Men’s Basketball looks to shift culture under Abe Woldeslassie ’08


Macalester hired Abe Woldeslassie ’08, pictured here in the Alumni Gym, in May. Photo by Liam McMahon ’20.

Liam McMahon

When the Macalester Men’s Basketball Team takes the court on Thursday, Nov. 8 at North Central University, the team will look as similar as any collegiate basketball program can with all of its typical turnover. The coaching staff, on the other hand, will look quite different, with new head coach Abe Woldeslassie ’08 and new assistant Conner Nord taking the helm.

Woldeslassie took a circuitous route to his new role as Macalester Men’s Basketball Head Coach. After getting rejected by Macalester, the Minneapolis native started his collegiate career just down Grand Avenue at the University of St. Thomas, attending the university for two years while playing for the junior varsity basketball team. After his sophomore year, Woldeslassie transferred to Macalester, and not only started but starred for the Scots. He led the MIAC in assists win his junior and senior seasons, and earned all-conference honors.

Macalester hired Abe Woldeslassie ’08, pictured here in the Alumni Gym, in May. Photo by Liam McMahon ’20.

Woldeslassie majored in sociology major at Macalester, and remains fond of his two years on campus. He still remembers living off campus at 1517 Grand Ave and enjoying classes with Khaldoun Samman in the sociology department and Kristina Curry Rodgers in the geology department.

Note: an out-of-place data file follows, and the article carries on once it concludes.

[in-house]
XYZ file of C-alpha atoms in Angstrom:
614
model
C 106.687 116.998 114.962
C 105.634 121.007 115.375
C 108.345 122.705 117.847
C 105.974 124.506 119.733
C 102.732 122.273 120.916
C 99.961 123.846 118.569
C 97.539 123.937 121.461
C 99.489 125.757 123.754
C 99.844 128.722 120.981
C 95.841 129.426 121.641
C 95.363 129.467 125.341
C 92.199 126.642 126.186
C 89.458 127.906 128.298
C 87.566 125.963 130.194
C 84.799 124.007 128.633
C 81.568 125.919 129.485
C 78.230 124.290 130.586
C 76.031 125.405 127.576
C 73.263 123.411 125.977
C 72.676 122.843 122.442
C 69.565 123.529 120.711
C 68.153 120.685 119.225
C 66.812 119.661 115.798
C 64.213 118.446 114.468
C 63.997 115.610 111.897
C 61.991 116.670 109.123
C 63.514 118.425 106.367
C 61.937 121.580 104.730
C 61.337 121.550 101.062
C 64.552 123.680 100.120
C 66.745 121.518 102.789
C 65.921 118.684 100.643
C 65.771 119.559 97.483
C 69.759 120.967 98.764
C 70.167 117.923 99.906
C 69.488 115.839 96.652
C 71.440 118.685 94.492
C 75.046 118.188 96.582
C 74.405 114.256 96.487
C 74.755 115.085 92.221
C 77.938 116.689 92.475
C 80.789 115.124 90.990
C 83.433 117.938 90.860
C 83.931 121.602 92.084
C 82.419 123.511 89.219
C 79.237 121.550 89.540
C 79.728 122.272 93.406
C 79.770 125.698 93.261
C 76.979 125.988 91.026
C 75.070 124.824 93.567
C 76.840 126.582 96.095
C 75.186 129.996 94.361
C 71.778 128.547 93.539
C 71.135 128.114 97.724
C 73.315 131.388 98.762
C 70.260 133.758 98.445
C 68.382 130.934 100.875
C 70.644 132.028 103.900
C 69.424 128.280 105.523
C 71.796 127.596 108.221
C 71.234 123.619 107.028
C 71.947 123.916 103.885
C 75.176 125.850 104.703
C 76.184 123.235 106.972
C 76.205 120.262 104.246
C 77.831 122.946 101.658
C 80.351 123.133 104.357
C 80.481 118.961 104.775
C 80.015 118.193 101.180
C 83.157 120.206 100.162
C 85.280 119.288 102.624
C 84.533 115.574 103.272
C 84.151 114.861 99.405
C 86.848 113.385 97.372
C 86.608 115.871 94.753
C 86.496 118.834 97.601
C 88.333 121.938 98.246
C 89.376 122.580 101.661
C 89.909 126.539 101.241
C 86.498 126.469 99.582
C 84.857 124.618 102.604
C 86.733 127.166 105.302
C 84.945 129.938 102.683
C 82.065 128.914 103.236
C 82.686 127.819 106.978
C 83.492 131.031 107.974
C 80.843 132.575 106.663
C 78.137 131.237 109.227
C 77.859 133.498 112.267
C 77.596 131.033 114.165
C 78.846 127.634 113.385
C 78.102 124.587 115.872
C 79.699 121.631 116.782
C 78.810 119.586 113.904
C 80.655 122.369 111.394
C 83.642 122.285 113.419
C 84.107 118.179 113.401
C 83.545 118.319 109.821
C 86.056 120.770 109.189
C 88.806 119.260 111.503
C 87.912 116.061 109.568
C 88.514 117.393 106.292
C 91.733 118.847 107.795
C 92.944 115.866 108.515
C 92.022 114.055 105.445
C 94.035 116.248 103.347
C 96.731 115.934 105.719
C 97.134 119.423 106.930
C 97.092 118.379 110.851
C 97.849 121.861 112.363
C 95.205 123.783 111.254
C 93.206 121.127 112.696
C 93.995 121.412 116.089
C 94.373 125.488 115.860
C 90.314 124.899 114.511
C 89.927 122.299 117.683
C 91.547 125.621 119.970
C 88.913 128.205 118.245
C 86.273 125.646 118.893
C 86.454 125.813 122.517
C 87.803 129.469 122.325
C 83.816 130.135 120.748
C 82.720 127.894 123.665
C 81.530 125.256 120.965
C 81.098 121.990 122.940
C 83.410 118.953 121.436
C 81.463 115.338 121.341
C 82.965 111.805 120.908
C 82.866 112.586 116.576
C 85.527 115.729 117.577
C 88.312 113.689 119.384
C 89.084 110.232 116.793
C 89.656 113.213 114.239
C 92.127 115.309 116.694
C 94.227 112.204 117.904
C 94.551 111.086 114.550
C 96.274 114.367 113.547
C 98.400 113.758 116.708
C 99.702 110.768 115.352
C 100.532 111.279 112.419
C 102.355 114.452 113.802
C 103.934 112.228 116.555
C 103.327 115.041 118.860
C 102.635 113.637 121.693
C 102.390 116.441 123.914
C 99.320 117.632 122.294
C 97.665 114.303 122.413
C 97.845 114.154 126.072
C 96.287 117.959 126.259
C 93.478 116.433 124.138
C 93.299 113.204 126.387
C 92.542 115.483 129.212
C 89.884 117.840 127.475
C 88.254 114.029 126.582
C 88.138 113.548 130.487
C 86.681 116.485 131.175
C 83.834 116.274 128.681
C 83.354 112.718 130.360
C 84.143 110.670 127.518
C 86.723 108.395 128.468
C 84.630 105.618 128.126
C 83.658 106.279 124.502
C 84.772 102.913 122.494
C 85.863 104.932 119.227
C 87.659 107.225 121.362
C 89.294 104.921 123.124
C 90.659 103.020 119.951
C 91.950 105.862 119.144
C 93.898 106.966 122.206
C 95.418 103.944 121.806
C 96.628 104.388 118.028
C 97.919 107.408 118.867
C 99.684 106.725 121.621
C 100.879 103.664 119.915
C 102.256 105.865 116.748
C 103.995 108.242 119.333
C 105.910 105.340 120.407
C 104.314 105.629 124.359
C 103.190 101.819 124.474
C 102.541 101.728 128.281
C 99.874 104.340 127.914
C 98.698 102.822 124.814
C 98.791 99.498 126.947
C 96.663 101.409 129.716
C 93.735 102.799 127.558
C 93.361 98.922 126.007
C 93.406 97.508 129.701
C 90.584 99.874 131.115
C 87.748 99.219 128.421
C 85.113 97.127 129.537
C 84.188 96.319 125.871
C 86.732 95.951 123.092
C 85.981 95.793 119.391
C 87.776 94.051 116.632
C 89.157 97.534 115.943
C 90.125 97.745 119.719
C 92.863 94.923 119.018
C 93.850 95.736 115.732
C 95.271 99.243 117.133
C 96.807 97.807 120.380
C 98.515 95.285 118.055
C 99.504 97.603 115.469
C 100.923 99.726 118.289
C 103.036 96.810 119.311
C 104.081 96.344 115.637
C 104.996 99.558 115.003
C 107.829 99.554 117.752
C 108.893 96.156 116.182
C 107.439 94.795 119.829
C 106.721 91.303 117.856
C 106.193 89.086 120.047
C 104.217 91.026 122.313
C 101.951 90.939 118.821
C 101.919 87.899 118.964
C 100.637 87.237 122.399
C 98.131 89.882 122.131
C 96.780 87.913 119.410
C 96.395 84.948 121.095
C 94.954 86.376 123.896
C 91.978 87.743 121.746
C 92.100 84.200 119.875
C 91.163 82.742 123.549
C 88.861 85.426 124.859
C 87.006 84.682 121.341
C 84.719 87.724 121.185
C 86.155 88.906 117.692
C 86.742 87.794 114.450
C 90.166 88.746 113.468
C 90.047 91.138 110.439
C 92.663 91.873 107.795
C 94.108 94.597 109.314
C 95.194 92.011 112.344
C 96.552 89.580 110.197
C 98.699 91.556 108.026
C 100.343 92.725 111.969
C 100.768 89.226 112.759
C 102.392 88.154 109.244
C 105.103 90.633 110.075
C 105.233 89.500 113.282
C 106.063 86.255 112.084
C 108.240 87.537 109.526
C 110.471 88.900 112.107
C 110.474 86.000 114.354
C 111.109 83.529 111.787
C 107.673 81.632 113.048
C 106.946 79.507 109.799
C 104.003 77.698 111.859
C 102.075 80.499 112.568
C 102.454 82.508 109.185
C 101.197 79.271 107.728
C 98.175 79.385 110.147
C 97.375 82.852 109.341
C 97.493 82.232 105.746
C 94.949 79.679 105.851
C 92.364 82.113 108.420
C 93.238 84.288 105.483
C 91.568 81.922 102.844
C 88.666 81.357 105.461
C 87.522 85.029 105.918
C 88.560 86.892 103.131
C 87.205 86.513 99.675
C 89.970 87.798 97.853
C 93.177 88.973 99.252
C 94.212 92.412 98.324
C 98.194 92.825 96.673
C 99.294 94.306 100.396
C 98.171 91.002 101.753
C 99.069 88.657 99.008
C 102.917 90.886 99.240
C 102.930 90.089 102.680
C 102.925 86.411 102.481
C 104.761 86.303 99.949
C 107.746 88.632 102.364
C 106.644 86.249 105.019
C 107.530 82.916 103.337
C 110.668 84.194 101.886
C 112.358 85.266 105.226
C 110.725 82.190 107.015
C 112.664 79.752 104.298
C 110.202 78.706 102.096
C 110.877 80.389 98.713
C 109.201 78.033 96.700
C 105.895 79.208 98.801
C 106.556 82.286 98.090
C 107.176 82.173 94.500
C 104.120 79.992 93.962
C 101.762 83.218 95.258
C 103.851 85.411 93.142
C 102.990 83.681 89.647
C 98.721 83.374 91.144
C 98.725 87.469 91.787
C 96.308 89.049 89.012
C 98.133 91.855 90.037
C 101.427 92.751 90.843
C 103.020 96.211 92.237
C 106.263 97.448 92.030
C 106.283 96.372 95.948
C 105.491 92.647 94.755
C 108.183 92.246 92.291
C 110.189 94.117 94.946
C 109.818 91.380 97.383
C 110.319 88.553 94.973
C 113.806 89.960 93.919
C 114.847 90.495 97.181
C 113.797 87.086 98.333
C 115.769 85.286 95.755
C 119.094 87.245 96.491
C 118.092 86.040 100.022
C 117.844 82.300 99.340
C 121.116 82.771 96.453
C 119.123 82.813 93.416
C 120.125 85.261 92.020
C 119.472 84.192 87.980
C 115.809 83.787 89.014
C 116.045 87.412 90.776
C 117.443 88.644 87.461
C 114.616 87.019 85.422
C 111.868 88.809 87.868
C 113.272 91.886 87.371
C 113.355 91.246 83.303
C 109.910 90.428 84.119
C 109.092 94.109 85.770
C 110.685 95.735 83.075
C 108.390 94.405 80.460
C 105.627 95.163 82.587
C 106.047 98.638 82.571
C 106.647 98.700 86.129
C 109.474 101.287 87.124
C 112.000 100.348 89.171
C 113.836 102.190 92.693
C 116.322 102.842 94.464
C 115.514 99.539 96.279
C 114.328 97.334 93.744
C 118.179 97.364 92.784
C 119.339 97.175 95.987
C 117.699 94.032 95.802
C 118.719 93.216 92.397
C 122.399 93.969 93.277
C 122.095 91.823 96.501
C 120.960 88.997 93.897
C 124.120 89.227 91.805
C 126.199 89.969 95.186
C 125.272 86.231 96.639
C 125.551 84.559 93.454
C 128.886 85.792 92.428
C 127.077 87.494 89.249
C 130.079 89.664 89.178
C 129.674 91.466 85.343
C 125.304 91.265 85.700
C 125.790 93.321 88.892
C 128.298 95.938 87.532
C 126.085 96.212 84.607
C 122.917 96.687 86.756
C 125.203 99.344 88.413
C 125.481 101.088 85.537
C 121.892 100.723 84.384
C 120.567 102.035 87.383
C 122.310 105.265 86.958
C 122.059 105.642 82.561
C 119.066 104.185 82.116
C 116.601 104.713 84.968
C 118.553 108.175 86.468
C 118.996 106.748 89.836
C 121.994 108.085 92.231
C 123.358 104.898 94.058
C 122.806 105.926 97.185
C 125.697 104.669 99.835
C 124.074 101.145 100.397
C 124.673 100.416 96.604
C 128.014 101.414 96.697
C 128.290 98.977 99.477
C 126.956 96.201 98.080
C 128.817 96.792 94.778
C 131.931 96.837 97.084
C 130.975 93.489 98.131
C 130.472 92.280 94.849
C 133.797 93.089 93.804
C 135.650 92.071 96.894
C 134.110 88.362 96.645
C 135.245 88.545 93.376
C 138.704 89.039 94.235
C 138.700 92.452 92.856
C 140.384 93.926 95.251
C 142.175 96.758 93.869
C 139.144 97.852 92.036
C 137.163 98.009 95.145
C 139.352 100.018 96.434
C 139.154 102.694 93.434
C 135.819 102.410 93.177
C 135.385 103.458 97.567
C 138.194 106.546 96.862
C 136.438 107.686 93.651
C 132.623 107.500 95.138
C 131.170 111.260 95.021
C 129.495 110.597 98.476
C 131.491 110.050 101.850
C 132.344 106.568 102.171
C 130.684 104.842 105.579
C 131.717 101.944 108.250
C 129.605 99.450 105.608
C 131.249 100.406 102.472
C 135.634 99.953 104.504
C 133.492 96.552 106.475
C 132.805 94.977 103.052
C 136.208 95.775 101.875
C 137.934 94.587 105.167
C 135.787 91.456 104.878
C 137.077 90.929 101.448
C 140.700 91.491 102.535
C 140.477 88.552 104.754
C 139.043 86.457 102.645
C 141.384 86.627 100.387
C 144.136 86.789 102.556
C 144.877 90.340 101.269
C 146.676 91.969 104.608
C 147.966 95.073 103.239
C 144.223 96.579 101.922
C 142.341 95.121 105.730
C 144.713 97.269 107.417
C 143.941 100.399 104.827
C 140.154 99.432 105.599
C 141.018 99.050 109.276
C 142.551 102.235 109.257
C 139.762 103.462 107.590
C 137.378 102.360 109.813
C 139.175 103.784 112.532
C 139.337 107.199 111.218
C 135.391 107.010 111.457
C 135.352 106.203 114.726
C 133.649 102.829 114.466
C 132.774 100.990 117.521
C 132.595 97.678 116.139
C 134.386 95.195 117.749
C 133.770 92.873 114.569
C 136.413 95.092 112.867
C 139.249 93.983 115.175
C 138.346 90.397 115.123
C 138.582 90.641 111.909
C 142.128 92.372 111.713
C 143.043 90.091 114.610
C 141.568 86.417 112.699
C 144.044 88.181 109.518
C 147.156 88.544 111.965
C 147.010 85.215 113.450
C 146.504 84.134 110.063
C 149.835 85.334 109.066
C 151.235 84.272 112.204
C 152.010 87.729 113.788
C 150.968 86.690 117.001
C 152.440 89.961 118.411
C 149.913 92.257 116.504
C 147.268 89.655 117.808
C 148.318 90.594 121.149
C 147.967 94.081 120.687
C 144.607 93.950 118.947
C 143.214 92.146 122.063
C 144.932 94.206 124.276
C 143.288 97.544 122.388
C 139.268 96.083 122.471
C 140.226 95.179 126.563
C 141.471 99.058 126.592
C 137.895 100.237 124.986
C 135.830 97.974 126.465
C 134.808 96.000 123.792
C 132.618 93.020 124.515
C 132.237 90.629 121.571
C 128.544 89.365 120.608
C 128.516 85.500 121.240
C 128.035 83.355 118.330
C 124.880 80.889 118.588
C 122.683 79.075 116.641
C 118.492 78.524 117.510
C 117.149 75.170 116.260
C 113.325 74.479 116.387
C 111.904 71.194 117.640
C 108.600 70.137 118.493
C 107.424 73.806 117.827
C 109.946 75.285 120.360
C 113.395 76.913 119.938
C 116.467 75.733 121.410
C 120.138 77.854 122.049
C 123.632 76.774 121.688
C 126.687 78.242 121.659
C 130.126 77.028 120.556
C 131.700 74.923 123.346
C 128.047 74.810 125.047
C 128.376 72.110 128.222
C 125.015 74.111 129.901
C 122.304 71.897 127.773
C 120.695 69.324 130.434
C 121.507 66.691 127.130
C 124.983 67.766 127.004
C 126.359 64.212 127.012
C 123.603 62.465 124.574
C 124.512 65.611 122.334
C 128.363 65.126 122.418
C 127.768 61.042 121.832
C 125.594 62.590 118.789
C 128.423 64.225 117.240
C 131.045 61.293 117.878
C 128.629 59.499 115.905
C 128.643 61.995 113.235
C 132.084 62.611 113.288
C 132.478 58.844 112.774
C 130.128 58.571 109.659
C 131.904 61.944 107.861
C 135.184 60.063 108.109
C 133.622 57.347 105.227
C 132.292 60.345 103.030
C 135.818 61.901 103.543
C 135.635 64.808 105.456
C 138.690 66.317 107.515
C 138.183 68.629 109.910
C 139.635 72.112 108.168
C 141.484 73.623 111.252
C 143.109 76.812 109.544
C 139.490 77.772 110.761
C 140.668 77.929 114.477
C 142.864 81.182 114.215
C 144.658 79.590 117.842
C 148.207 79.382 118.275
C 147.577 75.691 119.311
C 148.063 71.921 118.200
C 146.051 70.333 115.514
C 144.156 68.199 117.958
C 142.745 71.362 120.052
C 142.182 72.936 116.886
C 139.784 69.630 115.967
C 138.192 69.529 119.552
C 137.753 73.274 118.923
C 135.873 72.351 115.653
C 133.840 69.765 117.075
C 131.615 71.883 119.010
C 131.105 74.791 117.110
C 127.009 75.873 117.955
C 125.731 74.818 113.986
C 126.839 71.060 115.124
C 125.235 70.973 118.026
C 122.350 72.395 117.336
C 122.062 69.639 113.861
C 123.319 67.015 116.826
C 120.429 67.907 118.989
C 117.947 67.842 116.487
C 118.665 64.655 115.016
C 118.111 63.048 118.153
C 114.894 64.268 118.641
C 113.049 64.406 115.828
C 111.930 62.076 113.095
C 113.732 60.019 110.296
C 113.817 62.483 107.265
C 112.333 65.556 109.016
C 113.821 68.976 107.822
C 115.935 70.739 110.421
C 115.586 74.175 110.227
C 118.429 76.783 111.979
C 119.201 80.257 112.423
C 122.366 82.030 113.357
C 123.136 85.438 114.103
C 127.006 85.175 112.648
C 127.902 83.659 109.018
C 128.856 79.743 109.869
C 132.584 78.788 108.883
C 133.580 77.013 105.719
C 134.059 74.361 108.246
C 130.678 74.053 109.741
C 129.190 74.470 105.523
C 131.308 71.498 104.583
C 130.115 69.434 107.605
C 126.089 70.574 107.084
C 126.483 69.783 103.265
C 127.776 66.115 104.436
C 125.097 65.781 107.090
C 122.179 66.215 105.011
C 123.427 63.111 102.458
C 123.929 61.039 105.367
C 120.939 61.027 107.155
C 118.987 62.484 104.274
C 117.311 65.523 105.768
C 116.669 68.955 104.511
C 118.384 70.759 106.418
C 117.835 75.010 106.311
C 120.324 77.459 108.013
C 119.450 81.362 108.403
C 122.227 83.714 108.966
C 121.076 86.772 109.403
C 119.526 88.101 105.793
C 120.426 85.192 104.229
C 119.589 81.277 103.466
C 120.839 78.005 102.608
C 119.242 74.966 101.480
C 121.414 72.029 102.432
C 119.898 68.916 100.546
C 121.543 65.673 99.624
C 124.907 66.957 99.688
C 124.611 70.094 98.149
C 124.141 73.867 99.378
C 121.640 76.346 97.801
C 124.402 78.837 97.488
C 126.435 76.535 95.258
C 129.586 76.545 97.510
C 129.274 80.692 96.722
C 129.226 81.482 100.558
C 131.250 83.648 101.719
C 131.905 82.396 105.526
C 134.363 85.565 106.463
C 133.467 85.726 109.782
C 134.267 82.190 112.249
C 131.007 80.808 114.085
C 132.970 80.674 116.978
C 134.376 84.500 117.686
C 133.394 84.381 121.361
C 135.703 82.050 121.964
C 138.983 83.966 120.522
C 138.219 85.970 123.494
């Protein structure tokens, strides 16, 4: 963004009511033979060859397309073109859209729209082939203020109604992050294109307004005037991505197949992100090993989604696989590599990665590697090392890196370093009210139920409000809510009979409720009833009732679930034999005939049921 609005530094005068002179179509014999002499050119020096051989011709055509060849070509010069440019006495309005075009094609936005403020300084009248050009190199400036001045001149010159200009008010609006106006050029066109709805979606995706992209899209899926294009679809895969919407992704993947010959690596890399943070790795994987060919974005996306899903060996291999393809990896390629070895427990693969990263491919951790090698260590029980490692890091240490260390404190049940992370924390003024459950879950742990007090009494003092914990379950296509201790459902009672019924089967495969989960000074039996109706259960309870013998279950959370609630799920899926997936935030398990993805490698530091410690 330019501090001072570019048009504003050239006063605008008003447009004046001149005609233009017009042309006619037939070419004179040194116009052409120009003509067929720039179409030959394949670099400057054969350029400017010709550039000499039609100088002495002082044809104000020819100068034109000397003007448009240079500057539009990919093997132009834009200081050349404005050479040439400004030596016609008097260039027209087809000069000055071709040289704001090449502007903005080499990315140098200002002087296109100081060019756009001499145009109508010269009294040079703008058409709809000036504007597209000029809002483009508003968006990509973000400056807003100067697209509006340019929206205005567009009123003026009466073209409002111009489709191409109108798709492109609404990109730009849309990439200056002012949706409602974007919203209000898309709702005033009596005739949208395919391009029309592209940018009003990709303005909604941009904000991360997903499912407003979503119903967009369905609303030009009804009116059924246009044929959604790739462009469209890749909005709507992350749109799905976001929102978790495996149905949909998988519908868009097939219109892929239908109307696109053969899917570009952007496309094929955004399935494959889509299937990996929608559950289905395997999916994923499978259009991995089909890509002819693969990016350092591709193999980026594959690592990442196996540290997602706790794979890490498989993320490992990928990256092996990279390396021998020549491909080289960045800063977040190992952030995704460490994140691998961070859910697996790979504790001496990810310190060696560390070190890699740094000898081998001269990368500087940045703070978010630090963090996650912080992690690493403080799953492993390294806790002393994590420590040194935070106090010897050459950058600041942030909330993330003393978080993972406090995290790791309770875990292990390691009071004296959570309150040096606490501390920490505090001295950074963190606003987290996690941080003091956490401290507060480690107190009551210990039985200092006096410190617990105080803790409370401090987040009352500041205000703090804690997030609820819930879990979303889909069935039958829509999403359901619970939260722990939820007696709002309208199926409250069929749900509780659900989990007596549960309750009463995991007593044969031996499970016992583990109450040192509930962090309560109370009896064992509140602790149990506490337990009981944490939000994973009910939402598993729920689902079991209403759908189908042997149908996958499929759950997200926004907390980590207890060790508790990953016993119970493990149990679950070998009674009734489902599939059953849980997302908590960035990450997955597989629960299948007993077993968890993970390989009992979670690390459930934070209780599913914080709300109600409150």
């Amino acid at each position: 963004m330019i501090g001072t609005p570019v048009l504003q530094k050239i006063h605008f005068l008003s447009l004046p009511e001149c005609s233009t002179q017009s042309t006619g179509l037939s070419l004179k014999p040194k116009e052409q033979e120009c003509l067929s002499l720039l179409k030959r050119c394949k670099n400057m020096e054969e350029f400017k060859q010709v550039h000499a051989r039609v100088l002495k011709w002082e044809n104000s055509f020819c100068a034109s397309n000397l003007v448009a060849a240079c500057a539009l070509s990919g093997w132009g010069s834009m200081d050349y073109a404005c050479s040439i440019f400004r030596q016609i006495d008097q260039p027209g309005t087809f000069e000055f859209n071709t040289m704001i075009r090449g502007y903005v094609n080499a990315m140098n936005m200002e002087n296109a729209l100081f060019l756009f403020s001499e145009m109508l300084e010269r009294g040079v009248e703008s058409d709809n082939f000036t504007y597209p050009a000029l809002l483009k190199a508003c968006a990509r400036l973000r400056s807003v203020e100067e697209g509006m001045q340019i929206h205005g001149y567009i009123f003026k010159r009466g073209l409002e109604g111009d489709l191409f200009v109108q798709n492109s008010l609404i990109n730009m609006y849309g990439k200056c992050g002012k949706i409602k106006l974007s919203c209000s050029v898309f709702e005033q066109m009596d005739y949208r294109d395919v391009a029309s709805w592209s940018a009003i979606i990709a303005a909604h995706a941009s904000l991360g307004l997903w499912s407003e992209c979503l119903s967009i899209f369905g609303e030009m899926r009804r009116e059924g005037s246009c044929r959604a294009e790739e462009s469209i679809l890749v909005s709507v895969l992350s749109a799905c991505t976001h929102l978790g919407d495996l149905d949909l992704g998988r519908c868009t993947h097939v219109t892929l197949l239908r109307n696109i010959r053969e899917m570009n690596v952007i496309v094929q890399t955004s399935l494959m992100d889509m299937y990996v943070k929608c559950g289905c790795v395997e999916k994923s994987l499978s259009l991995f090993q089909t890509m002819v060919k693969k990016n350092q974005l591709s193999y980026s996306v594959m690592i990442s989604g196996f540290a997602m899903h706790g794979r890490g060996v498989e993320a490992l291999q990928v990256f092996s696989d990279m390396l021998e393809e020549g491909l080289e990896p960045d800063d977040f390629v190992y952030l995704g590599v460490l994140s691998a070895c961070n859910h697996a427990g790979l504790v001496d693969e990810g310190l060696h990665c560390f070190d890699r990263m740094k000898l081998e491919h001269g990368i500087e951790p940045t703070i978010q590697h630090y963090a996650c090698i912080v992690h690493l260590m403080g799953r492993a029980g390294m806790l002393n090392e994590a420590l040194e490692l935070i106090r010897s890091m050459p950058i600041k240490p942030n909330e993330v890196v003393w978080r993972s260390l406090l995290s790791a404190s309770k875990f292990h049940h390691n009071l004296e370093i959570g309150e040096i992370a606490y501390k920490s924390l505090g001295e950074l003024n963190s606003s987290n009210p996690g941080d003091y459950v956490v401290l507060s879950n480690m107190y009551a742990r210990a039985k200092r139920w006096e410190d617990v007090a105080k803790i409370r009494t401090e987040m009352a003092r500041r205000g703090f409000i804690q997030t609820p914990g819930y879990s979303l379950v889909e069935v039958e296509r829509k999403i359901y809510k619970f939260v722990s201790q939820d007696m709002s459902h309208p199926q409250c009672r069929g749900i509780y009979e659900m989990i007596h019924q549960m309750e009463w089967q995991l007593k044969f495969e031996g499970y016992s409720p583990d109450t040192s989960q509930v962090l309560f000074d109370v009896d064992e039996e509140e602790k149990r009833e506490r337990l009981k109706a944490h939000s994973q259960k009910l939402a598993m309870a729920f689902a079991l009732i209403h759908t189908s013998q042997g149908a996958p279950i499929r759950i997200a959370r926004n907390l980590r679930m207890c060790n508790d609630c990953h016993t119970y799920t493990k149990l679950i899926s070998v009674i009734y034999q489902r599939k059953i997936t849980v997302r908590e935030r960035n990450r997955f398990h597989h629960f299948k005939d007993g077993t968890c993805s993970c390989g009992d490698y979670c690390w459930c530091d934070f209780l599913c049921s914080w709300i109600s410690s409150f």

After graduation, he started coaching, something that had been on his mind since he had the realization so many young athletes have: ‘I will never be good enough to play professionally.’ His mind turned to coaching, the next best thing, because it gave him the chance to have an impact on people.

“Someone once told me that a coach can affect more lives in one year than many people affect in their entire life,” Woldeslassie said.

He got his start at Impact Basketball in Las Vegas, working with prep, college and professional basketball players who played around the world. Before long, Woldeslassie found himself back in the world of D-III basketball as an associate head coach at Bowdoin College. Over the next several years, through a myriad of connections made in the small world of basketball coaching, Woldeslassie spent time as director of basketball operations at Dartmouth College, director of basketball operations at Davidson College and as an assistant coach at Siena College.

Macalester hired him last spring to replace former head coach Tim Whittle. Since taking the reins, Woldeslassie, Nord, Head of Sports Performance Scott Hintz and Head Athletic Trainer Paula Natvig have started to put their own stamp on the program. Gradually, the group hopes to change the culture of a team that has not won double digit games in a season since 2006-07, when Woldeslassie played. The players have noticed a shift in the team’s culture in the last few months.

“The biggest difference I notice between Abe and Tim is the feeling of the team. There seems to be a new energy in our workouts and pickup games that I think is very important. I think everyone’s excited for a new start and has belief,” Aidan Toner-Rodgers ’21, one of only four Scots to appear in all 25 games last season, said.